Inauguration Fact: The shortest Inaugural Address is Washington’s second address at just 133 words. The longest Inaugural Address was 8,495 words, delivered by President Harrison on an extremely cold day. (He died of pneumonia a month later.)
One of the most memorable lines in American history comes from an Inaugural Address. On March 4, 1933, President Roosevelt was sworn in, and told the crowd that “the only thing we have to fear is fear itself.”
In honor of the upcoming Inauguration Day, George Washington’s first Inaugural Address is on display at the National Archives until January 31.
Image: Franklin D. Roosevelt’s First Inaugural Address, 03/04/1933, ARC 197333.
Practice Makes Perfect
Military personnel act as stand-ins for President-elect George H.W. Bush, Barbara Bush, Vice President-elect J. Danforth Quayle and Marilyn Quayle during a rehearsal prior to the Inauguration Day ceremonies of the 41st president of the United States, 01/15/1989
In honor of the 2013 Inauguration, the first and last page of Washington’s first Inaugural Address are on display at the National Archives until January 31.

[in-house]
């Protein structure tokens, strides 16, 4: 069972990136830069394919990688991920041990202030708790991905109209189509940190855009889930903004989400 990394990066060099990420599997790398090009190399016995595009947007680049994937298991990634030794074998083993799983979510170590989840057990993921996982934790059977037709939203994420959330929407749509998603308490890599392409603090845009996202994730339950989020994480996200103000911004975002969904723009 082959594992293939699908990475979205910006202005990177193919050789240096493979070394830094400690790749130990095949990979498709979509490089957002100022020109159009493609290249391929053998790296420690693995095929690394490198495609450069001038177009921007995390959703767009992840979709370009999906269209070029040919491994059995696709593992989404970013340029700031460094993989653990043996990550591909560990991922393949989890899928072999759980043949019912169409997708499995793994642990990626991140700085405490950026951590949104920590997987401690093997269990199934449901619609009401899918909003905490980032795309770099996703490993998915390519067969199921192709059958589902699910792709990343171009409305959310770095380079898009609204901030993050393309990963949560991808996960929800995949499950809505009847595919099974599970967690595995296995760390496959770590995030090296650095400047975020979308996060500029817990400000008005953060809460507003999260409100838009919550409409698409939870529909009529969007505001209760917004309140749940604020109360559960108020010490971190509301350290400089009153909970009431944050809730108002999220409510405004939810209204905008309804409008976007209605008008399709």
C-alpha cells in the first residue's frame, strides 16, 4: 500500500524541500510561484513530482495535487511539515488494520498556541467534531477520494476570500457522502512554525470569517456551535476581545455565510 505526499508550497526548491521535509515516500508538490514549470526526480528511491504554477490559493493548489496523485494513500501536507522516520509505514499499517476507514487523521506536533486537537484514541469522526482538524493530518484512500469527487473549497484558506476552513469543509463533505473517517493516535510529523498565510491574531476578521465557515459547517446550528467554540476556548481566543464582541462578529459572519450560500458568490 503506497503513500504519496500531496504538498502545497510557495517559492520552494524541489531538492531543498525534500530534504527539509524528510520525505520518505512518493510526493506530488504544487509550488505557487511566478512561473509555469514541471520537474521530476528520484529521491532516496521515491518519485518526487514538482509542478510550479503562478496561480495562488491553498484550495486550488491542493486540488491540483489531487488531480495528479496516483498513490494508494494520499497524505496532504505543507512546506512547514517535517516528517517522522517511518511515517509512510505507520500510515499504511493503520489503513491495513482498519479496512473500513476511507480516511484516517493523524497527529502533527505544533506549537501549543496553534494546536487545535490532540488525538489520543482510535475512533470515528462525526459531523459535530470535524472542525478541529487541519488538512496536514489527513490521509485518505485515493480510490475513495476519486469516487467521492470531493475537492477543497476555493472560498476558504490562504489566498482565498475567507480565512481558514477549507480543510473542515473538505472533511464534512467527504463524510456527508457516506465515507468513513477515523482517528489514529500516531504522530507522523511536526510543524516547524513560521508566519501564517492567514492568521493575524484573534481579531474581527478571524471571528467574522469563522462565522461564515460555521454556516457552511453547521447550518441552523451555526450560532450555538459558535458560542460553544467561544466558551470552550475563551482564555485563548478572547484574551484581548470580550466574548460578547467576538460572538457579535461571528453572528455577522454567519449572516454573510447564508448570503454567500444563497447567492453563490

Unseasonably cold and snowy weather delayed the first Presidential inauguration, which had been scheduled for the first Wednesday in March 1789. Many members of the First Federal Congress were unable to arrive promptly in New York City, then the seat of government.
On April 6, 1789—over a month late—enough members had reached New York to tally the electoral ballots. George Washington won unanimously with 69 electoral votes. When notified of his victory, he traveled to New York City from his home in Virginia.
On April 30, 1789, George Washington took the Presidential oath on a second floor balcony of Federal Hall. Below, an enthusiastic crowd assembled in the streets. The President and members of Congress then retired to the Senate Chamber, where Washington delivered his first inaugural address.
Keenly aware of the momentousness of the occasion, Washington accepted the Presidency and spoke of his determination to make the American experiment a success. He humbly noted the power of the nation’s call for him to serve as President and the shared responsibility of the President and Congress to preserve “the sacred fire of liberty” and a republican form of government. You can read the transcript of this speech.
The National Archives will be open on Inauguration Day! Come and see this featured document, and then watch the 11:30 a.m. swearing-in ceremony in our theater.
This evening gown was designed by Roxanne of Samuel Winston, under the Neiman Marcus label. It is made of white peau-de-soie with a bodice of white bugle and crystal beads. The gown was worn by Mrs. Lyndon B. Johnson at the Inaugural Gala, 1965; the visit of His Excellency Ayub Khan, President of Pakistan, December 14, 1965; the visit of Prime Minister Aldo Moro of Italy, April 20, 1965; and the visit of His Imperial Majesty Haile Selassie, Emperor of Ethiopia, February 14, 1967.